• Adam Jeffery

            I’ve heard the same actually.

      • Mitch_B

        Well, from reading your comments on this I understand you only carry stock weapons, but the 8 round magazine is stock. It is made by Kel-Tec. This 8 round mag is a great option to have. It is way more comfortable in your hands. And how about doing some comparisons to other 9mm handguns of similar weight. This would show that it is not the PF-9 that has “heavy recoil” but it is the weight of the gun (or lack thereof) that is the “problem” for him. I’m fine with him not liking the gun, to each their own, but to say it is a “dealbreaker” because it has the recoil of a .45 is not professional in my opinion.

  14. NCGunOwners

    It’s like he’s judging an economy car by luxury car standards. Each has it’s place! Both will do the job. One does it cheaper, and one does it more comfortably.

      • herrin

        Now come on. We aren’t comparing it to another gun. It was reviewed on it’s own merits in the opinion of the shooter.

  15. Gat0r

    Its a carry gun not a range gun of course its not going to be fun to shoot. Mine has been very reliable and would reccomend one to anyone looking for a small 9mm to carry

    • herrin

      Fair enough, appreciate the comment!

  16. Josh

    i own a PF-9 and think highly of the gun. as for some the no safety issue can be something to turn them from wanting to buy or carry it, but it does have safety mechanisms in place to keep the gun from firing unless the trigger is pulled. yes the gun kicks…..its a gun, thats what they all do. this one kicks worse than larger guns because of its small size. i wanted a gun my wife could shoot before she tried this one, so i got a larger frame pistol which wont kick as bad. bad kick is just the nature of a small gun and always will be. as for the trigger issue, i havent shot mine enough to notice the problem with it hurting your finger. like stated before, this isnt much of a range gun….just a when you need it gun. it does that very well.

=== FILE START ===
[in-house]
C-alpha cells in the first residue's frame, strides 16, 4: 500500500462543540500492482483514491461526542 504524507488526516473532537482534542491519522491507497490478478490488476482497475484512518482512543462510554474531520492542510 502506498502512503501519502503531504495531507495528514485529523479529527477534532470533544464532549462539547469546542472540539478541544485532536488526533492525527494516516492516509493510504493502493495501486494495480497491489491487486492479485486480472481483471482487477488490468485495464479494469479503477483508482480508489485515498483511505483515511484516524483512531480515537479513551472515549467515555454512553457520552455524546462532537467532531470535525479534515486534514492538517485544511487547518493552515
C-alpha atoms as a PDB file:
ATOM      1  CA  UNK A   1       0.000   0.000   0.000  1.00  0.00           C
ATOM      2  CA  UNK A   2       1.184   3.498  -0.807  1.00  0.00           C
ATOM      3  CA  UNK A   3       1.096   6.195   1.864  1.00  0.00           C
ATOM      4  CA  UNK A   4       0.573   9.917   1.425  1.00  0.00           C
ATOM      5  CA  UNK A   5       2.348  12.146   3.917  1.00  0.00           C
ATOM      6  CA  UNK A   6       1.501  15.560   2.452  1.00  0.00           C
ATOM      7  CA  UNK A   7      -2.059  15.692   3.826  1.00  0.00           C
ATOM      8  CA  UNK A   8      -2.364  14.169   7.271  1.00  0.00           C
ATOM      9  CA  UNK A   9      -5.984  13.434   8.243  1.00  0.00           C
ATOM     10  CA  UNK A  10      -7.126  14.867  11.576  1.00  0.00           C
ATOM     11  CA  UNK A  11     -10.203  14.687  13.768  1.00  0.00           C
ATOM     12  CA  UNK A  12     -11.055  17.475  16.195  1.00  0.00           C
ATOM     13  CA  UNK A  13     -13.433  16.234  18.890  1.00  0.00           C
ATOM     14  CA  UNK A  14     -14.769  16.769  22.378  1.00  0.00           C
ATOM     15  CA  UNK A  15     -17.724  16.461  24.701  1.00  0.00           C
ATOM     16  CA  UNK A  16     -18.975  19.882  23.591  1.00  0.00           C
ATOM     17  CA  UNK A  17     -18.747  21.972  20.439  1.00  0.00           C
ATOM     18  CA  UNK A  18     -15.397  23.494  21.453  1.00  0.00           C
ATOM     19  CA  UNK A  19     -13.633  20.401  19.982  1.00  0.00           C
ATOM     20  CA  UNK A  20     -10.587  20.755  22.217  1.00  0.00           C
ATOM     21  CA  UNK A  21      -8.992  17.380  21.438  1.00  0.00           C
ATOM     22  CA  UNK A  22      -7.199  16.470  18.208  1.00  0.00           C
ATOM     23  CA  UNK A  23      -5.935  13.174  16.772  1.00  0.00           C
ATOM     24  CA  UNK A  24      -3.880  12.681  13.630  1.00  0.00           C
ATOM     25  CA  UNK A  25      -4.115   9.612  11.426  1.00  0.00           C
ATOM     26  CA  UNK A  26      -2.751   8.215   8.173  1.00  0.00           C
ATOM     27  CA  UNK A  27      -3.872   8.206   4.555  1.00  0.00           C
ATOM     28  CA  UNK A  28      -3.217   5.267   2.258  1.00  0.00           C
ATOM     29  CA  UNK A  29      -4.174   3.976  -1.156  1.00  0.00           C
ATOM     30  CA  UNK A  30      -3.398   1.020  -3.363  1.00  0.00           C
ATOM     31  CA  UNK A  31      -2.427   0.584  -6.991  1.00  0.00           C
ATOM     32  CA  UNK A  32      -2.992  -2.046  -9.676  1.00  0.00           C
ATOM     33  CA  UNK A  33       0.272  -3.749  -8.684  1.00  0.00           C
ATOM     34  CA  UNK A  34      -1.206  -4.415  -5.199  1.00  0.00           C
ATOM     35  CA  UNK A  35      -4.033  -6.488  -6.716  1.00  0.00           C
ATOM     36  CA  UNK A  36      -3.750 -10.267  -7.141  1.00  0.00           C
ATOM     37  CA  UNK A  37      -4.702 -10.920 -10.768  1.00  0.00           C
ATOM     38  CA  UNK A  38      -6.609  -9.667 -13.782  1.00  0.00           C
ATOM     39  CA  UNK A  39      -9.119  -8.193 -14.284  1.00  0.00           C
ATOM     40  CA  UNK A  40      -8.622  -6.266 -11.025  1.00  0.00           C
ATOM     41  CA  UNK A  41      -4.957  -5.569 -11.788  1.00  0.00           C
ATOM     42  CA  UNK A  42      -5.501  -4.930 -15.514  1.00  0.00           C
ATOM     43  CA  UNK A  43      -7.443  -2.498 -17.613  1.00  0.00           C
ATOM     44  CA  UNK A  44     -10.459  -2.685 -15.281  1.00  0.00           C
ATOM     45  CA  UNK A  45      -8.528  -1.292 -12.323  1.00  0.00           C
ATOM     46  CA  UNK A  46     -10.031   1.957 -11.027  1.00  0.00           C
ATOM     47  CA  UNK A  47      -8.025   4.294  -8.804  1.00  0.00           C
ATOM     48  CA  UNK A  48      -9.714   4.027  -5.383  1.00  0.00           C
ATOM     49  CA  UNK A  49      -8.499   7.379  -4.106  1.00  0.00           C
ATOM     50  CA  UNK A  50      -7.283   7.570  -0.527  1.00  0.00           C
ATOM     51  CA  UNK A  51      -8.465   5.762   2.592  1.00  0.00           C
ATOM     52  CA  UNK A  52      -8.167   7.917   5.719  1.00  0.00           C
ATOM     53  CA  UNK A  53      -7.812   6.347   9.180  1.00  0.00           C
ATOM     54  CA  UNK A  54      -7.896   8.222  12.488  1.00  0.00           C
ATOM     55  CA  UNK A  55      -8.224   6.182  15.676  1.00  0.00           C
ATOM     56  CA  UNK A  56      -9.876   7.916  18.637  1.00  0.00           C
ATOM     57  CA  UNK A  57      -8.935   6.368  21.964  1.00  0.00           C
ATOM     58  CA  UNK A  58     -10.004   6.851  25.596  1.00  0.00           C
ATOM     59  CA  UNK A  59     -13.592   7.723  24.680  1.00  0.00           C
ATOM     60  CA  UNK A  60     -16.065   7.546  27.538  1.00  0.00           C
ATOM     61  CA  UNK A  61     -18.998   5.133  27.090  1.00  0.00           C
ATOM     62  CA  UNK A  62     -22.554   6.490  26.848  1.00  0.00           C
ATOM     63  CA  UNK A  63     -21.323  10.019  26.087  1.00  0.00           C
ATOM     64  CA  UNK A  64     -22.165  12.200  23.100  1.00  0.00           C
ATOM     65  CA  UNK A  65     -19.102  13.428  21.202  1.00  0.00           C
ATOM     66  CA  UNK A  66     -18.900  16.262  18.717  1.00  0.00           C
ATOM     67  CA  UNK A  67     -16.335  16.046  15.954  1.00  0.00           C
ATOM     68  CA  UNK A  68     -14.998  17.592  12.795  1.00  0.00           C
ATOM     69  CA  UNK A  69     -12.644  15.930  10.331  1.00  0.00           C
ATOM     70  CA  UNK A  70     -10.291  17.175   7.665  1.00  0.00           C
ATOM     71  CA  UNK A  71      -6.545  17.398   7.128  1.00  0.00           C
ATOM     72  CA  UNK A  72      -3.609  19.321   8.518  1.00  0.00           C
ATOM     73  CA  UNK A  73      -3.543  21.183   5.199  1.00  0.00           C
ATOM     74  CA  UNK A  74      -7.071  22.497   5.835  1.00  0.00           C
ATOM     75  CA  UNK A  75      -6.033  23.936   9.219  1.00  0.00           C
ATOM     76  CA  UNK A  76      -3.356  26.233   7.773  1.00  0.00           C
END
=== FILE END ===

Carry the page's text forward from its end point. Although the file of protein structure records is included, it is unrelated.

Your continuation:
17. st1100jack

    I have one of these, have carried it for about four years, probably fired about a thousand rounds through it. I think it’s a wonderful handgun for CCW/personal defense, and recommend it often. I consider it the J-frame of the 21st century.

    Easy to carry, easy to hide, in a reasonably potent caliber, goes bang every time, with accuracy comparable to anything in it’s class.

    So grow a pair. Until then, enjoy that .22.

    • herrin

      Awwwww, that’s not nice. The article confirms most of your points.

  18. disqus_t6DFtx7072

    I own several weapons made by several companies. I love my keltecs. Its not their fault if you can’t handle the power of a 9mm round in a light, small, polymer frame. Maybe you just need to shoot it more. I can bore the center ring of a target out with mine. I used it for my carry concealed class and scored the highest in the class of almost 30 people. If you have issues with yours, I would say you just can’t handle it & should go buy a heavy clunker 22 to use until you develop the proper skill/muscle for big boy guns. The pf9 is a great gun. But no gun is made for everyone. To try and talk people out of buying one simply because you have a negative opinion is just ridiculous and trashy. These are just my personal opinions, take them how you feel necessary.